Pollen/ovule ratio. The total production of pollen per flower of C. sinensis variety Pera Rio was estimated at 25,488 pollen grains the number of ovule was estimated at 90 per flower. Thus, the pollen / ovule ratio is 2,832: 1. According to Cruden’s (1977) classification, the pollen / ovule ratio is an indicator of the reproductive system of plants and suggests that if this ratio is high, as found in the present study, it would be indicative of allogenic plants. According to Cruden (2000), the long duration of floral anthesis and stigmatic receptivity is directly associated with the large dispersion of pollen and the high pollen ovule ratio.

Pollen viability. The dyes tested were adequate in the estimation of pollen viability (Table 1), although the use of the acetic carmine dye showed a higher average of viable pollen grains. Pollen viability is important for obtaining information to support plant breeding programs. Shivanna and Johri (1992) observed that estimates of pollen viability may vary between species and even between samples of the same species or individual. In the specific case of Citrus, Soost and Roose (1996) reported that pollen viability may vary among species, but not in the same plant or species. Cavalcante et al. (2000) found variances of 9 to 98% in the estimation of the viability of the pollen of tangeleiros, using propionic carmine as dye.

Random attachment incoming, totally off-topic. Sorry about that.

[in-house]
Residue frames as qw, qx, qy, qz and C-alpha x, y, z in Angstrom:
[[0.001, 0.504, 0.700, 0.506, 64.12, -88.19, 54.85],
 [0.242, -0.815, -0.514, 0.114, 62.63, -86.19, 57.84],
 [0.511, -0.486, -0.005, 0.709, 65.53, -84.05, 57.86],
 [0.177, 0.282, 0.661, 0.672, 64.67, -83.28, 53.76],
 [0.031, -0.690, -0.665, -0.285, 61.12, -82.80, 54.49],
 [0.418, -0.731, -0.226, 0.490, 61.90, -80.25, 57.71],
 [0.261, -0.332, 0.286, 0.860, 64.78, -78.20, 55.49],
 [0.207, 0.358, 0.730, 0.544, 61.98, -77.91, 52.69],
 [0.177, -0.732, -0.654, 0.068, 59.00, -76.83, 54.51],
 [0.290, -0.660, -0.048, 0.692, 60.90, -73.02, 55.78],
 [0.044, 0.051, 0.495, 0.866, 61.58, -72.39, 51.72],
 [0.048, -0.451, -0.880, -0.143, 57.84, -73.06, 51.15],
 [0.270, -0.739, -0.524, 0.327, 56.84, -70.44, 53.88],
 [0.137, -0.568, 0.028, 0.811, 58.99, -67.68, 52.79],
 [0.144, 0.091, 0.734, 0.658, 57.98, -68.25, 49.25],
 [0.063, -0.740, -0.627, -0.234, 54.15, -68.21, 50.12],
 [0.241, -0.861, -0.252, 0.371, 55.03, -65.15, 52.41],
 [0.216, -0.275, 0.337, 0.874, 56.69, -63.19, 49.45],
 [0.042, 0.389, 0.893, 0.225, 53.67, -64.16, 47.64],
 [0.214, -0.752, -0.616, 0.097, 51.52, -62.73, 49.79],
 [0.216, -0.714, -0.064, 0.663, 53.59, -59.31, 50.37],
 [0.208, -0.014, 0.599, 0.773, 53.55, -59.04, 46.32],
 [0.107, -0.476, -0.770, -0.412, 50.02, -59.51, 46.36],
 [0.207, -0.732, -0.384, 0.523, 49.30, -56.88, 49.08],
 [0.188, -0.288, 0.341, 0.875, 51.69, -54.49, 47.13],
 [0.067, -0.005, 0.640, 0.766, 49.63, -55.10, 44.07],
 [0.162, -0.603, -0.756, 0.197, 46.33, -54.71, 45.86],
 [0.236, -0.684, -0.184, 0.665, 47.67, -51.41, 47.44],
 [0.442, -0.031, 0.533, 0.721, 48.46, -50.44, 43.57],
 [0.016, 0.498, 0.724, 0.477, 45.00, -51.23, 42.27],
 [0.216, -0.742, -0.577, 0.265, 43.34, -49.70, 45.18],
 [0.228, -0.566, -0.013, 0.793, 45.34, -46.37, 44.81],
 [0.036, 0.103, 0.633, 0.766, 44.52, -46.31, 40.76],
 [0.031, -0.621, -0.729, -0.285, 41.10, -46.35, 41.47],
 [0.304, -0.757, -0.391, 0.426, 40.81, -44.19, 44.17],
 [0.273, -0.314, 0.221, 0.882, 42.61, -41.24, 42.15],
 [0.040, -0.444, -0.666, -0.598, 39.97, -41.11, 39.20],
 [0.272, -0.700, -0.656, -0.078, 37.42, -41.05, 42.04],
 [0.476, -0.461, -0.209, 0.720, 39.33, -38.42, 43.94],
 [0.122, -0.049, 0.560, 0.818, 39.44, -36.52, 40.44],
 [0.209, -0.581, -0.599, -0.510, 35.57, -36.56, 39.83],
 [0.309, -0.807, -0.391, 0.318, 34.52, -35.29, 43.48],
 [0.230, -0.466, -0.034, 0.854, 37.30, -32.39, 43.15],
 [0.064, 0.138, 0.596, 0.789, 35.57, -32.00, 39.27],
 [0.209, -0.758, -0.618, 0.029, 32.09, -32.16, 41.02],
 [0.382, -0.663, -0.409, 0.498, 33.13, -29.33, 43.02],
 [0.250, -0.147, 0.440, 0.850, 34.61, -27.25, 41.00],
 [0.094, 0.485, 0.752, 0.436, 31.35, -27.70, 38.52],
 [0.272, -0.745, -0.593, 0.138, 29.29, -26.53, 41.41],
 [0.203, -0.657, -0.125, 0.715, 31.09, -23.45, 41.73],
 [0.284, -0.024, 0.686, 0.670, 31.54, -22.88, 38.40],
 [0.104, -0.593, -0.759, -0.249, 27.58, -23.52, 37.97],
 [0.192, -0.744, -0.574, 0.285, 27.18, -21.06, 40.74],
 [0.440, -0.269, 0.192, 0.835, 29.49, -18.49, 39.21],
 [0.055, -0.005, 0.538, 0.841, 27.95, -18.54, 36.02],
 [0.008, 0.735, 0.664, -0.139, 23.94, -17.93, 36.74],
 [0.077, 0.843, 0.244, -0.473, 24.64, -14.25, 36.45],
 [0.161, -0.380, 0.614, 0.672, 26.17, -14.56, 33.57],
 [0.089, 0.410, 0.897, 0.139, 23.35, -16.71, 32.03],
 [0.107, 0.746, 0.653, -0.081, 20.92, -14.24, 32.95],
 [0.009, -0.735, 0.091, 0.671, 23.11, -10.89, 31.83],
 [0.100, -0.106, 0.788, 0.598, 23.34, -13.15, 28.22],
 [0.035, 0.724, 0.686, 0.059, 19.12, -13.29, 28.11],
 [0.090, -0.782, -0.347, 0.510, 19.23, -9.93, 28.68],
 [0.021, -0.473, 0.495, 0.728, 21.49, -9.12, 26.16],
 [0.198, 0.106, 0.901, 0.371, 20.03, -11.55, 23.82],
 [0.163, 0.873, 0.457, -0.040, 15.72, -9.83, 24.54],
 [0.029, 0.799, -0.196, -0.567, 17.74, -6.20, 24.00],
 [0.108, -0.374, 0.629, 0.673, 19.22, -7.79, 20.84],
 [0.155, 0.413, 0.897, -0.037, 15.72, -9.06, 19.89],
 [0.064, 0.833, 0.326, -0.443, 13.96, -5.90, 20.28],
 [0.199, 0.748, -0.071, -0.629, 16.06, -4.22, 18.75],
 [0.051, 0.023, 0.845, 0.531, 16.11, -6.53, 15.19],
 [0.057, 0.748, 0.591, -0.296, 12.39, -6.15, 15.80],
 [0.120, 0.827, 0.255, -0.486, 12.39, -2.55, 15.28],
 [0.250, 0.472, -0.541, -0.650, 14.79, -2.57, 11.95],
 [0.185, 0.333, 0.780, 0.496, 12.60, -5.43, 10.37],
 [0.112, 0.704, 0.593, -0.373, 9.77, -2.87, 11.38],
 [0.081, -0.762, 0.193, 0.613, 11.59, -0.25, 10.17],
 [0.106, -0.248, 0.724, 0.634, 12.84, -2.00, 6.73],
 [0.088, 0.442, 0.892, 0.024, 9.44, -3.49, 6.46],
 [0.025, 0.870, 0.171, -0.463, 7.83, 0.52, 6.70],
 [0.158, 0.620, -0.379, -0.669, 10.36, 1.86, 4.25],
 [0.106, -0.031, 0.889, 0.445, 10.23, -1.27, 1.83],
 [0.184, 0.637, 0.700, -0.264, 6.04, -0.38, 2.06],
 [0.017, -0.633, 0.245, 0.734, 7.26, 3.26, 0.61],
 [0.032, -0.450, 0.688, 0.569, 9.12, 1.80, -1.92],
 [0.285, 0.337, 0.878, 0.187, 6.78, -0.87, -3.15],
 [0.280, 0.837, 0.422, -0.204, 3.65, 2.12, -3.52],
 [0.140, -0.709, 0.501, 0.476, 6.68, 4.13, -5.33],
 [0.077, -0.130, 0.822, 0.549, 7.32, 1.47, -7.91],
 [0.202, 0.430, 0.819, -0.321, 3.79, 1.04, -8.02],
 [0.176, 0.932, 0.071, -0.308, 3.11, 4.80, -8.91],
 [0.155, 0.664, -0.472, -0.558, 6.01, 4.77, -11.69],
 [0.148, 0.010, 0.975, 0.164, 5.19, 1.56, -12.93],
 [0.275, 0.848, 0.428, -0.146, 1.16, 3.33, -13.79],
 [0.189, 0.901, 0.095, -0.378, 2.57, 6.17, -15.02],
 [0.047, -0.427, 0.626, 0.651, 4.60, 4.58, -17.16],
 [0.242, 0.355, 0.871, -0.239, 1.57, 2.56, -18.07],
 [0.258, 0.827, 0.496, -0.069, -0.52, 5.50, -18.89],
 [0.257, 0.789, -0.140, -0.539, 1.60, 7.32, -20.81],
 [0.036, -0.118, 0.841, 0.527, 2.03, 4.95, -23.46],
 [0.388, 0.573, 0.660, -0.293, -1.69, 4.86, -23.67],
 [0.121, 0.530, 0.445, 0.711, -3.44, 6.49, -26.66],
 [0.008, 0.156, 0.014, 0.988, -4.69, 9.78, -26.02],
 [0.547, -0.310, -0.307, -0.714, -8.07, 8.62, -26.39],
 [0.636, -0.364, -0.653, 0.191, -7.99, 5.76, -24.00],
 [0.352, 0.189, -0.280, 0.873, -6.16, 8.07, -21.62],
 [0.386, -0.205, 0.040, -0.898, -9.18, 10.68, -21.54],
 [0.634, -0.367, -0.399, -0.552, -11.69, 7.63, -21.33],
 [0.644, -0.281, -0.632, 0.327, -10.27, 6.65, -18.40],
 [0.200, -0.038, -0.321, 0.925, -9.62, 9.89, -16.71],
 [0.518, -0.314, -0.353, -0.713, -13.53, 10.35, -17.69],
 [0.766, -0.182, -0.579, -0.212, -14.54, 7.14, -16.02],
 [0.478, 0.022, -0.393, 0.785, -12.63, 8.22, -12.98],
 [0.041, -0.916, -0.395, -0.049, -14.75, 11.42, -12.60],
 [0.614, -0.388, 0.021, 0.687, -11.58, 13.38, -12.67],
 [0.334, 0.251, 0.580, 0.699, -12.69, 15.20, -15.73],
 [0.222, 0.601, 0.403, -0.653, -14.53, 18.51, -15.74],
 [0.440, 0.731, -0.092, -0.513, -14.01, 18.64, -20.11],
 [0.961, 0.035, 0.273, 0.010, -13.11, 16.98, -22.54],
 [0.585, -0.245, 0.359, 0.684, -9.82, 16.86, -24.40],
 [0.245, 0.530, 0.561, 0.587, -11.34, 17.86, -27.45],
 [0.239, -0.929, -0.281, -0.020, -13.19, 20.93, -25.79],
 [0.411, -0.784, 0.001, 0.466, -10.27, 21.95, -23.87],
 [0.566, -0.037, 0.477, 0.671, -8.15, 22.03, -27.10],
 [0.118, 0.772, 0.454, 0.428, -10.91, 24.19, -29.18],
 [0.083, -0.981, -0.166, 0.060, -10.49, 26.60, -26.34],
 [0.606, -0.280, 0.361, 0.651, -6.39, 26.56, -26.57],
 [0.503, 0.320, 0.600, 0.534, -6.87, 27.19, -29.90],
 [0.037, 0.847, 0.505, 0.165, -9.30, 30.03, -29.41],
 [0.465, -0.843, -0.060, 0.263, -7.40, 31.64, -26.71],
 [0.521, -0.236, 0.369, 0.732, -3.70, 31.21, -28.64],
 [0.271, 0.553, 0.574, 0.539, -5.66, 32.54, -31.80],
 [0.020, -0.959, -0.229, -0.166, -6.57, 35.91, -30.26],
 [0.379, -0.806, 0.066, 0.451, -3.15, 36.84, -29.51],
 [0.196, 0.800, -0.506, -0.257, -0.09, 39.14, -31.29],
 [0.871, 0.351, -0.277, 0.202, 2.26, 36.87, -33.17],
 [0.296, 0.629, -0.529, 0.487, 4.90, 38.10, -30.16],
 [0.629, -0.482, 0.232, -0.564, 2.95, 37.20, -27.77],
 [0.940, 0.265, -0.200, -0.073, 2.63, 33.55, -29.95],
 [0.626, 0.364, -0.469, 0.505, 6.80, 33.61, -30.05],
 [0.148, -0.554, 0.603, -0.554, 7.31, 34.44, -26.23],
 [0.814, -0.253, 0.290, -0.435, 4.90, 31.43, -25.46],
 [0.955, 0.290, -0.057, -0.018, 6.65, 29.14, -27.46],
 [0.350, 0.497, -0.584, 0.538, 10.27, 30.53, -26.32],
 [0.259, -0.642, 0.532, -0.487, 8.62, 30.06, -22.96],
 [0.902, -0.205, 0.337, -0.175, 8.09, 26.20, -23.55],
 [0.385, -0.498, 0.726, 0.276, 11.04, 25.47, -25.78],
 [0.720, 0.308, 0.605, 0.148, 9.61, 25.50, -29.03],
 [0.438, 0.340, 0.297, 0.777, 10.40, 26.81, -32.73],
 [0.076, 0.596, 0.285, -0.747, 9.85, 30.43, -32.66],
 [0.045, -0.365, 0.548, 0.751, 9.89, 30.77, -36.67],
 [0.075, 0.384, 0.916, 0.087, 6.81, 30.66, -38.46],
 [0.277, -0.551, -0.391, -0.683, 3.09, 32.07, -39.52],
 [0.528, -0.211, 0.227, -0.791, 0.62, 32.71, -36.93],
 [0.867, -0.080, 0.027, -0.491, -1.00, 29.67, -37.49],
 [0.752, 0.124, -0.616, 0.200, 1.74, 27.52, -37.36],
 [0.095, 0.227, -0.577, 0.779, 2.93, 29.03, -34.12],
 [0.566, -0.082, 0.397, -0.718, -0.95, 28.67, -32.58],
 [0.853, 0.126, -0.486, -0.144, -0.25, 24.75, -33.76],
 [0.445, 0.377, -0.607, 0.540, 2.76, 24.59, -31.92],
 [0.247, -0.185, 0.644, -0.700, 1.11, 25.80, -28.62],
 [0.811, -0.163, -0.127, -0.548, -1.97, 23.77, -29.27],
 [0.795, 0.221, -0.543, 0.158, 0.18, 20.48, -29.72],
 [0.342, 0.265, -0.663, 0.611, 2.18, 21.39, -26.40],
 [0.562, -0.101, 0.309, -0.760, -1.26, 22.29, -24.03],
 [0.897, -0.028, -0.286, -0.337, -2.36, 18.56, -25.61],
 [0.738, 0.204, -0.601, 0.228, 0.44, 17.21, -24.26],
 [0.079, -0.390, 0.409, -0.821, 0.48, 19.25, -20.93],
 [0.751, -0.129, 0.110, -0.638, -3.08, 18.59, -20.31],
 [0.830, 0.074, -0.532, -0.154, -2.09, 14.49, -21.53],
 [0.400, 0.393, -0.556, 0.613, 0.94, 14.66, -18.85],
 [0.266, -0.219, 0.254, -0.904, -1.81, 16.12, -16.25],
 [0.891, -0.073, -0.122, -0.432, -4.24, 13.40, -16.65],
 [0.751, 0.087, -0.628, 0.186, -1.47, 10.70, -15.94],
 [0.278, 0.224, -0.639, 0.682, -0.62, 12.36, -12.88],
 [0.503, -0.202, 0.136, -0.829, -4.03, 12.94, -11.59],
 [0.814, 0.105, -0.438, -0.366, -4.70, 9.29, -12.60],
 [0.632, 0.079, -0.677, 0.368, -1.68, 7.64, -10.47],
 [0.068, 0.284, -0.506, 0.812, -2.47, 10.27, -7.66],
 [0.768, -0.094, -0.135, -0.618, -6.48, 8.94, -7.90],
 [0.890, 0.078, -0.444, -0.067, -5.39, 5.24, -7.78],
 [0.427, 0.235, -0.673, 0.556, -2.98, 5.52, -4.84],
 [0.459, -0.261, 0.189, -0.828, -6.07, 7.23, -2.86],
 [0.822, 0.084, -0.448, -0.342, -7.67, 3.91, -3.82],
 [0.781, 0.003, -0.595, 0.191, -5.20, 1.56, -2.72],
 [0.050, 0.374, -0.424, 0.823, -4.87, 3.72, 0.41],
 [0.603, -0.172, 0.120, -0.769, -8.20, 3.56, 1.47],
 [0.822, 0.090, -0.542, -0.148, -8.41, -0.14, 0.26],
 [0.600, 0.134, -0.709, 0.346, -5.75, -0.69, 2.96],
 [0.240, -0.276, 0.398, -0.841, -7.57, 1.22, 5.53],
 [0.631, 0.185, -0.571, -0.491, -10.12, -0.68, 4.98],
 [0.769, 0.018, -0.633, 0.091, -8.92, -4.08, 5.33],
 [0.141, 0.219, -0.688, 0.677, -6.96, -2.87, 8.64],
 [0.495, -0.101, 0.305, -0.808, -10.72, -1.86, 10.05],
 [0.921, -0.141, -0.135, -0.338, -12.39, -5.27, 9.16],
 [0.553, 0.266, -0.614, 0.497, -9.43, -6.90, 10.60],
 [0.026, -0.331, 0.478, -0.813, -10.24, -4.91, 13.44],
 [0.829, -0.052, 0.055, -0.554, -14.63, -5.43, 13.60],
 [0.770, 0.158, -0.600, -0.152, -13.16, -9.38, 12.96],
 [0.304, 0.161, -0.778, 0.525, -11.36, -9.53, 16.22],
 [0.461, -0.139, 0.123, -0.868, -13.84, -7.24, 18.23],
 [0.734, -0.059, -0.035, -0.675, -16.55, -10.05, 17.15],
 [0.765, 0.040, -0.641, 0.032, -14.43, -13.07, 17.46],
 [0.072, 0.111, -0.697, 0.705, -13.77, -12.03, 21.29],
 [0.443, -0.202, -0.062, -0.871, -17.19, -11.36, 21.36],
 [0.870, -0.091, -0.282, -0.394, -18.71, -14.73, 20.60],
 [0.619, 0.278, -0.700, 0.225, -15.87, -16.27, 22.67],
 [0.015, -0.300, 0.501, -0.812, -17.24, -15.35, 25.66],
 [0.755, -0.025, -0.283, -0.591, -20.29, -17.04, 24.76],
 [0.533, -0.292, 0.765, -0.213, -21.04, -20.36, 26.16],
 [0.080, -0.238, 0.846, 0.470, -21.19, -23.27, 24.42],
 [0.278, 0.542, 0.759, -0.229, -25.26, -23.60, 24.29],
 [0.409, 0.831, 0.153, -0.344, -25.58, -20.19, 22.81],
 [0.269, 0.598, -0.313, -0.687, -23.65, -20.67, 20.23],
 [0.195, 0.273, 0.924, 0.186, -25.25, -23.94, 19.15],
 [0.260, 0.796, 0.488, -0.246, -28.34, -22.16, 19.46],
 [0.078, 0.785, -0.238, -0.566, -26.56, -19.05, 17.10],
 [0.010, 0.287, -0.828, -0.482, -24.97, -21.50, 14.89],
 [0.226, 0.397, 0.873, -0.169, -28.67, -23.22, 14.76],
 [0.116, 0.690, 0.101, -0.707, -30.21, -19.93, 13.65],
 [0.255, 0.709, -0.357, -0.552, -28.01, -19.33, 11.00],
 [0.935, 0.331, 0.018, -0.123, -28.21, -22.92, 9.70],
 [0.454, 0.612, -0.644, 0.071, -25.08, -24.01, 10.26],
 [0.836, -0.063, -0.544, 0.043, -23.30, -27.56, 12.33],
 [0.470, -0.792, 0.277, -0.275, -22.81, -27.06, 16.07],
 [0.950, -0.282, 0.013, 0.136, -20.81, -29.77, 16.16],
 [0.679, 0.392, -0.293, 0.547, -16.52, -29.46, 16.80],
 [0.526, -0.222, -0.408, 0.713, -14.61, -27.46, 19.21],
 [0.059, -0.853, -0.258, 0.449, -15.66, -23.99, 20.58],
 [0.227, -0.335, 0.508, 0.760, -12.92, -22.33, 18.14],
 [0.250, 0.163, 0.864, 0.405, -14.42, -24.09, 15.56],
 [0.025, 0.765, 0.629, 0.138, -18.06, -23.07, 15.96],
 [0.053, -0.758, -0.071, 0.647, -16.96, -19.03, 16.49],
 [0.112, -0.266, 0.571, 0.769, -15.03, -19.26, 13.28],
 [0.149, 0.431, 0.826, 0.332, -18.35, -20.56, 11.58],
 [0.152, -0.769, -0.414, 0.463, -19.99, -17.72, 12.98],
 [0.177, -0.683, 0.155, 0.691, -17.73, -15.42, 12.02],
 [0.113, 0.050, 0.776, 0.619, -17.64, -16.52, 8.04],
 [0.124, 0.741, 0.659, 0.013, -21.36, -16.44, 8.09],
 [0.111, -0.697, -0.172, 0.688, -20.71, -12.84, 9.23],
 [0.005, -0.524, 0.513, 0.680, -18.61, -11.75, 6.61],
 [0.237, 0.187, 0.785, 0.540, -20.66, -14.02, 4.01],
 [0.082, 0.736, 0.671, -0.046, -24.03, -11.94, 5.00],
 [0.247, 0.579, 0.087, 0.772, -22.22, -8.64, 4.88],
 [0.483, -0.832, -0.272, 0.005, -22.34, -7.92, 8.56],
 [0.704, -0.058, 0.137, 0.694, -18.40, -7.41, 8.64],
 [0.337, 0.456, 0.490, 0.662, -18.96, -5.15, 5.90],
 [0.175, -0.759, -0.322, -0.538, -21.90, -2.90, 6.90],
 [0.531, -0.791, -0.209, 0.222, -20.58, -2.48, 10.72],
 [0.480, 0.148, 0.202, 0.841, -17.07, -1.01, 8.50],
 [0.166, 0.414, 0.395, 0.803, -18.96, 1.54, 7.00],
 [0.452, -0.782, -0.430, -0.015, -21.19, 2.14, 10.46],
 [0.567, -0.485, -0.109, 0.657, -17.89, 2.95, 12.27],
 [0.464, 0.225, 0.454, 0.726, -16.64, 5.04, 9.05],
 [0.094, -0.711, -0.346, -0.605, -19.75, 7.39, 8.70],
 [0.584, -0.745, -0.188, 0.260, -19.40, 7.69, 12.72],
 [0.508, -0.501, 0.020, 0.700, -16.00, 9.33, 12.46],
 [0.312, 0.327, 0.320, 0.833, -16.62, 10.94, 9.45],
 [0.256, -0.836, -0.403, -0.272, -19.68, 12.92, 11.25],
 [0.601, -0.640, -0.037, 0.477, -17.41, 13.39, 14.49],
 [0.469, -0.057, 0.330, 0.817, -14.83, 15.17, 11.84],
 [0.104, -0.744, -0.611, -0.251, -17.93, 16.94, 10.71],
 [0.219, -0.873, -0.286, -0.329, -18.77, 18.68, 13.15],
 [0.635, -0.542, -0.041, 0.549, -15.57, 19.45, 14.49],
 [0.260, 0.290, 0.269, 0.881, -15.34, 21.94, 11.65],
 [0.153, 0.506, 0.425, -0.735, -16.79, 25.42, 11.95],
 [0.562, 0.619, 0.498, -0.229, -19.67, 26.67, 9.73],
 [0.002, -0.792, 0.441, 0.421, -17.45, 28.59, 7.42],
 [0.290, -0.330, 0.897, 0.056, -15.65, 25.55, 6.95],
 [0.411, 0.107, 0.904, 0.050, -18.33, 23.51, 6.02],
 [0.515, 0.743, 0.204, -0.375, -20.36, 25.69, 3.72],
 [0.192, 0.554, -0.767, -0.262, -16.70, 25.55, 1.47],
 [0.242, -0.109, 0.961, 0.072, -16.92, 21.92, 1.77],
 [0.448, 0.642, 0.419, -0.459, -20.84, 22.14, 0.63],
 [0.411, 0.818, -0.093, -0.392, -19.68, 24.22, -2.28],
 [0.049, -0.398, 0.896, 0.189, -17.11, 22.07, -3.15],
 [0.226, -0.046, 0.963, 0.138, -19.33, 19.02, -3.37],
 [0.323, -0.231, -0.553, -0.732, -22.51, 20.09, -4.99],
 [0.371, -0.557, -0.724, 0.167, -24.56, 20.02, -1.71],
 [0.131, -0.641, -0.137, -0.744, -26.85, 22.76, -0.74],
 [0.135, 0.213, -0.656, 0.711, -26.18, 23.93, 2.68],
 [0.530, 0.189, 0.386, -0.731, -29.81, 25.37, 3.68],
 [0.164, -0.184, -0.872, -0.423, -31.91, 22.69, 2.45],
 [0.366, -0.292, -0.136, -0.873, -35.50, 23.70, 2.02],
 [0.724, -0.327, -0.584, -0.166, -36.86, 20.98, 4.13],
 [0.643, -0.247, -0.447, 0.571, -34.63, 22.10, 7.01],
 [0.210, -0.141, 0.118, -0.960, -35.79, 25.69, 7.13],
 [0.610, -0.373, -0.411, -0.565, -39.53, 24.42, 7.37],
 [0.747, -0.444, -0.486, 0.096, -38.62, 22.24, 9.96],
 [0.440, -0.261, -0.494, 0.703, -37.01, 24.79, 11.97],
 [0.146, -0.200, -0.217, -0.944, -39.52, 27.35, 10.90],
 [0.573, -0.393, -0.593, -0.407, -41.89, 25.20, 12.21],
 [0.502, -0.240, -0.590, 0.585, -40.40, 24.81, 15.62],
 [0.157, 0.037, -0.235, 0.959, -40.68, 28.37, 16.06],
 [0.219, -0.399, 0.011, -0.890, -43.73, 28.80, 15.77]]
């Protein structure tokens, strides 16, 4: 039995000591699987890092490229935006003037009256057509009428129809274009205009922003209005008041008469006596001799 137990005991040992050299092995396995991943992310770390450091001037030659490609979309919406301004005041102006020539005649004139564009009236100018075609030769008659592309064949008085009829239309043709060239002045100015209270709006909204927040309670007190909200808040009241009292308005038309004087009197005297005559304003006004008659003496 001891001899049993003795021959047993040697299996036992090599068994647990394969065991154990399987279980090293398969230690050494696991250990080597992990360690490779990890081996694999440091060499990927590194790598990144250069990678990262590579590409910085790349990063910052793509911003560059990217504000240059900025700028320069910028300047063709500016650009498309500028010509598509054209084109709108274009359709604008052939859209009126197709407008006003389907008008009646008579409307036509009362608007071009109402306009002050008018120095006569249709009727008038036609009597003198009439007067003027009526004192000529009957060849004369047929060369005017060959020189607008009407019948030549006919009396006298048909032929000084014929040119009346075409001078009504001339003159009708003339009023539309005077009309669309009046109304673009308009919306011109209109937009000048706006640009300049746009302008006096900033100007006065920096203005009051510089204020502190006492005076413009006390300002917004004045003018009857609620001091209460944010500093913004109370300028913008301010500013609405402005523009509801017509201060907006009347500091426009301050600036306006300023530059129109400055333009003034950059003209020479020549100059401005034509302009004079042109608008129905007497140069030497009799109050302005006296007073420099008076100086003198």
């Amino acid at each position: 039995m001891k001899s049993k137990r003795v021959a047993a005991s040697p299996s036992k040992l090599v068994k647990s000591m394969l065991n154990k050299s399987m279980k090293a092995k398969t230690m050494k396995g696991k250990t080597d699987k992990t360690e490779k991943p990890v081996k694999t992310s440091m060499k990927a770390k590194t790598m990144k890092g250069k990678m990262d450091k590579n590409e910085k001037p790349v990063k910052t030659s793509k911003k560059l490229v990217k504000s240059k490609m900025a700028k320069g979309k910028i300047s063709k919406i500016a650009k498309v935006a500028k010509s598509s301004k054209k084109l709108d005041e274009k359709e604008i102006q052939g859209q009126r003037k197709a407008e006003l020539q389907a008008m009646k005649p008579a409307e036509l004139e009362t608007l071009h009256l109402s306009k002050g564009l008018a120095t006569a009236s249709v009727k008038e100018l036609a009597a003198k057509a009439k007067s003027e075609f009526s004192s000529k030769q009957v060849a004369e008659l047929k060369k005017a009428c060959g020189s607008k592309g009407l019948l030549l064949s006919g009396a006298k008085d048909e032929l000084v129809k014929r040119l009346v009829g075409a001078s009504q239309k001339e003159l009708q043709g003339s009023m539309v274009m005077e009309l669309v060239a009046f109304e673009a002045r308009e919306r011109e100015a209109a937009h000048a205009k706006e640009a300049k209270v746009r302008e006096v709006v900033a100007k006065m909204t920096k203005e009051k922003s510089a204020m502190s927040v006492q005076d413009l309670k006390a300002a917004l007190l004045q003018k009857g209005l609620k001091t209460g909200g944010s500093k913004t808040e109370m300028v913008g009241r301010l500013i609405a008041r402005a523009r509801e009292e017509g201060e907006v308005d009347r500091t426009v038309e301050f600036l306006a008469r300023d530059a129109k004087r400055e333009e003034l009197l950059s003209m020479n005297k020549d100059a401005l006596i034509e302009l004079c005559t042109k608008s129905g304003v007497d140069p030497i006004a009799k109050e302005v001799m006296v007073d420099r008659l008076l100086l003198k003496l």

Domingues et al. (1999) found viability of up to 78.2% in pollen in the ‘Common Caipira’ variety of oranges. Brugnara et al. (2011) reported values varying from 42% to 70% of viability in mandarins (Citrus sp.) And sweet oranges (Citrus sp.).

Nectar. The mean volume of potential nectar per ‘Pera-Rio’ flower was 9.52 ± 1.56µL / flower. On the other hand, there were significant differences between the means of the nectar available per hour by the Kruskal-Wallis test (p = 0.0001), with values varying between 20.2 ± 1.2 µL (10:30) and 1.3 ± 1.1 µL (3:30 p.m.). In the first few hours after the anthesis, a greater availability of nectar was observed.

This availability fell during the subsequent hours of cabbage Eta (15:50 h) and secretion was resumed at 17:30 h and 24 h after anthesis (Table 2). Nectar secretion occurred up to 24 hours after anthesis, along with positive data related to pollen viability, stigma receptivity and bee visitation. These constant visits during the day can cause continuity of the nectar production, only ending when senescence of the petals. Even in this long period after floral opening, the total soluble solids concentration was 240 Brix, characterized by the composition of 44.6% sucrose, 44.5% fructose and 10.9% glucose (Table 2).

According to Galetto and Bernardello (2004), these sugar concentrations are ideal or preferred by bees.

These values were higher than the hours of the highest temperature of the day, since the sugar concentrations of the nectar are influenced by the climatic conditions mainly during the period when the temperature is higher. The sugar concentration (Brix) presented significant differences for the nectar Instantaneously available, observing higher concentrations in the hours of 15:30 h; 17:30 h and 24 hours after the anthesis and a lower concentration in the closing hours of the anthesis (10:30 a.m. and 1:30 p.m.).